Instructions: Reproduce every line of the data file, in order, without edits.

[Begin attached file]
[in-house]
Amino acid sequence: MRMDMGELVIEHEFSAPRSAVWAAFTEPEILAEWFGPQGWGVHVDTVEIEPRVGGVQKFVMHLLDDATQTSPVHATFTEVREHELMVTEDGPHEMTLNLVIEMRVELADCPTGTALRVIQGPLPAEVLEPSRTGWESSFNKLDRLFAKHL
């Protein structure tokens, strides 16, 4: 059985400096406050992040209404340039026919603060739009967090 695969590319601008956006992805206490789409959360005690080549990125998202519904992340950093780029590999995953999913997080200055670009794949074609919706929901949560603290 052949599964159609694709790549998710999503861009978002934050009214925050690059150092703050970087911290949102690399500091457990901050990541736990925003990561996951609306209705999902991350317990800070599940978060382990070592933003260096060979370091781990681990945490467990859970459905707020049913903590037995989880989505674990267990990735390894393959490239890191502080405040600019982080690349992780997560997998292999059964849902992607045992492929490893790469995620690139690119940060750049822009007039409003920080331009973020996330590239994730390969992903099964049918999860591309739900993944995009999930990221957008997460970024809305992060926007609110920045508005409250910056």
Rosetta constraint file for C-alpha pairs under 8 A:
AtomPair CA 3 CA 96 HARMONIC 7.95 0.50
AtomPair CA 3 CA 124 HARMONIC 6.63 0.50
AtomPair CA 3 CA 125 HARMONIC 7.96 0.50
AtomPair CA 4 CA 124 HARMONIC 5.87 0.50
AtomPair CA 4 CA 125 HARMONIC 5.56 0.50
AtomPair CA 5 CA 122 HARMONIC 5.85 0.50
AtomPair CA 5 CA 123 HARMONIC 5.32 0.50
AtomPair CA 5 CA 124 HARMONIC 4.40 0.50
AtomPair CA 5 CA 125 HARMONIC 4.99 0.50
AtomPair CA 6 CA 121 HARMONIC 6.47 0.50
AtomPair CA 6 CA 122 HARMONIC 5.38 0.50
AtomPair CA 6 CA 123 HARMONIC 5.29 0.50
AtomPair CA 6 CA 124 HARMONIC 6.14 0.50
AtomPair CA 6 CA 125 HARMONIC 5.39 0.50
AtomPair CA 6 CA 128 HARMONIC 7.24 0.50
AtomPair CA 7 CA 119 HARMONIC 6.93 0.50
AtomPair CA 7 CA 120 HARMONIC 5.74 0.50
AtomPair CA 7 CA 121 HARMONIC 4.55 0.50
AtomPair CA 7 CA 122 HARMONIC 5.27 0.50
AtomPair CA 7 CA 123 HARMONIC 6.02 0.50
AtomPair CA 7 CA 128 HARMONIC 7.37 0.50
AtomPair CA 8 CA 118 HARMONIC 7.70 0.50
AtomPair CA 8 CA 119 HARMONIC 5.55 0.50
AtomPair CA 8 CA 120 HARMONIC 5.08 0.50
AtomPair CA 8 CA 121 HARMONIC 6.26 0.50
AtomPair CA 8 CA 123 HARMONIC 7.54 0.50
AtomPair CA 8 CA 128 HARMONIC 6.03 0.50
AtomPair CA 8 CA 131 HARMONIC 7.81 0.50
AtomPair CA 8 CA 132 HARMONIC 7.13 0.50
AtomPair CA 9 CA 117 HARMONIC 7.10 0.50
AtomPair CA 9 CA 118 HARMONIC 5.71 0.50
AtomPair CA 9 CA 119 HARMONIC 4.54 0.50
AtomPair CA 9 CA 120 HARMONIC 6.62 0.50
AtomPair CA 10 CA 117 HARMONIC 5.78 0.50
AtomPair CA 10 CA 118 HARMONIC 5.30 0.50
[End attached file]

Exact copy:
[in-house]
Amino acid sequence: MRMDMGELVIEHEFSAPRSAVWAAFTEPEILAEWFGPQGWGVHVDTVEIEPRVGGVQKFVMHLLDDATQTSPVHATFTEVREHELMVTEDGPHEMTLNLVIEMRVELADCPTGTALRVIQGPLPAEVLEPSRTGWESSFNKLDRLFAKHL
């Protein structure tokens, strides 16, 4: 059985400096406050992040209404340039026919603060739009967090 695969590319601008956006992805206490789409959360005690080549990125998202519904992340950093780029590999995953999913997080200055670009794949074609919706929901949560603290 052949599964159609694709790549998710999503861009978002934050009214925050690059150092703050970087911290949102690399500091457990901050990541736990925003990561996951609306209705999902991350317990800070599940978060382990070592933003260096060979370091781990681990945490467990859970459905707020049913903590037995989880989505674990267990990735390894393959490239890191502080405040600019982080690349992780997560997998292999059964849902992607045992492929490893790469995620690139690119940060750049822009007039409003920080331009973020996330590239994730390969992903099964049918999860591309739900993944995009999930990221957008997460970024809305992060926007609110920045508005409250910056």
Rosetta constraint file for C-alpha pairs under 8 A:
AtomPair CA 3 CA 96 HARMONIC 7.95 0.50
AtomPair CA 3 CA 124 HARMONIC 6.63 0.50
AtomPair CA 3 CA 125 HARMONIC 7.96 0.50
AtomPair CA 4 CA 124 HARMONIC 5.87 0.50
AtomPair CA 4 CA 125 HARMONIC 5.56 0.50
AtomPair CA 5 CA 122 HARMONIC 5.85 0.50
AtomPair CA 5 CA 123 HARMONIC 5.32 0.50
AtomPair CA 5 CA 124 HARMONIC 4.40 0.50
AtomPair CA 5 CA 125 HARMONIC 4.99 0.50
AtomPair CA 6 CA 121 HARMONIC 6.47 0.50
AtomPair CA 6 CA 122 HARMONIC 5.38 0.50
AtomPair CA 6 CA 123 HARMONIC 5.29 0.50
AtomPair CA 6 CA 124 HARMONIC 6.14 0.50
AtomPair CA 6 CA 125 HARMONIC 5.39 0.50
AtomPair CA 6 CA 128 HARMONIC 7.24 0.50
AtomPair CA 7 CA 119 HARMONIC 6.93 0.50
AtomPair CA 7 CA 120 HARMONIC 5.74 0.50
AtomPair CA 7 CA 121 HARMONIC 4.55 0.50
AtomPair CA 7 CA 122 HARMONIC 5.27 0.50
AtomPair CA 7 CA 123 HARMONIC 6.02 0.50
AtomPair CA 7 CA 128 HARMONIC 7.37 0.50
AtomPair CA 8 CA 118 HARMONIC 7.70 0.50
AtomPair CA 8 CA 119 HARMONIC 5.55 0.50
AtomPair CA 8 CA 120 HARMONIC 5.08 0.50
AtomPair CA 8 CA 121 HARMONIC 6.26 0.50
AtomPair CA 8 CA 123 HARMONIC 7.54 0.50
AtomPair CA 8 CA 128 HARMONIC 6.03 0.50
AtomPair CA 8 CA 131 HARMONIC 7.81 0.50
AtomPair CA 8 CA 132 HARMONIC 7.13 0.50
AtomPair CA 9 CA 117 HARMONIC 7.10 0.50
AtomPair CA 9 CA 118 HARMONIC 5.71 0.50
AtomPair CA 9 CA 119 HARMONIC 4.54 0.50
AtomPair CA 9 CA 120 HARMONIC 6.62 0.50
AtomPair CA 10 CA 117 HARMONIC 5.78 0.50
AtomPair CA 10 CA 118 HARMONIC 5.30 0.50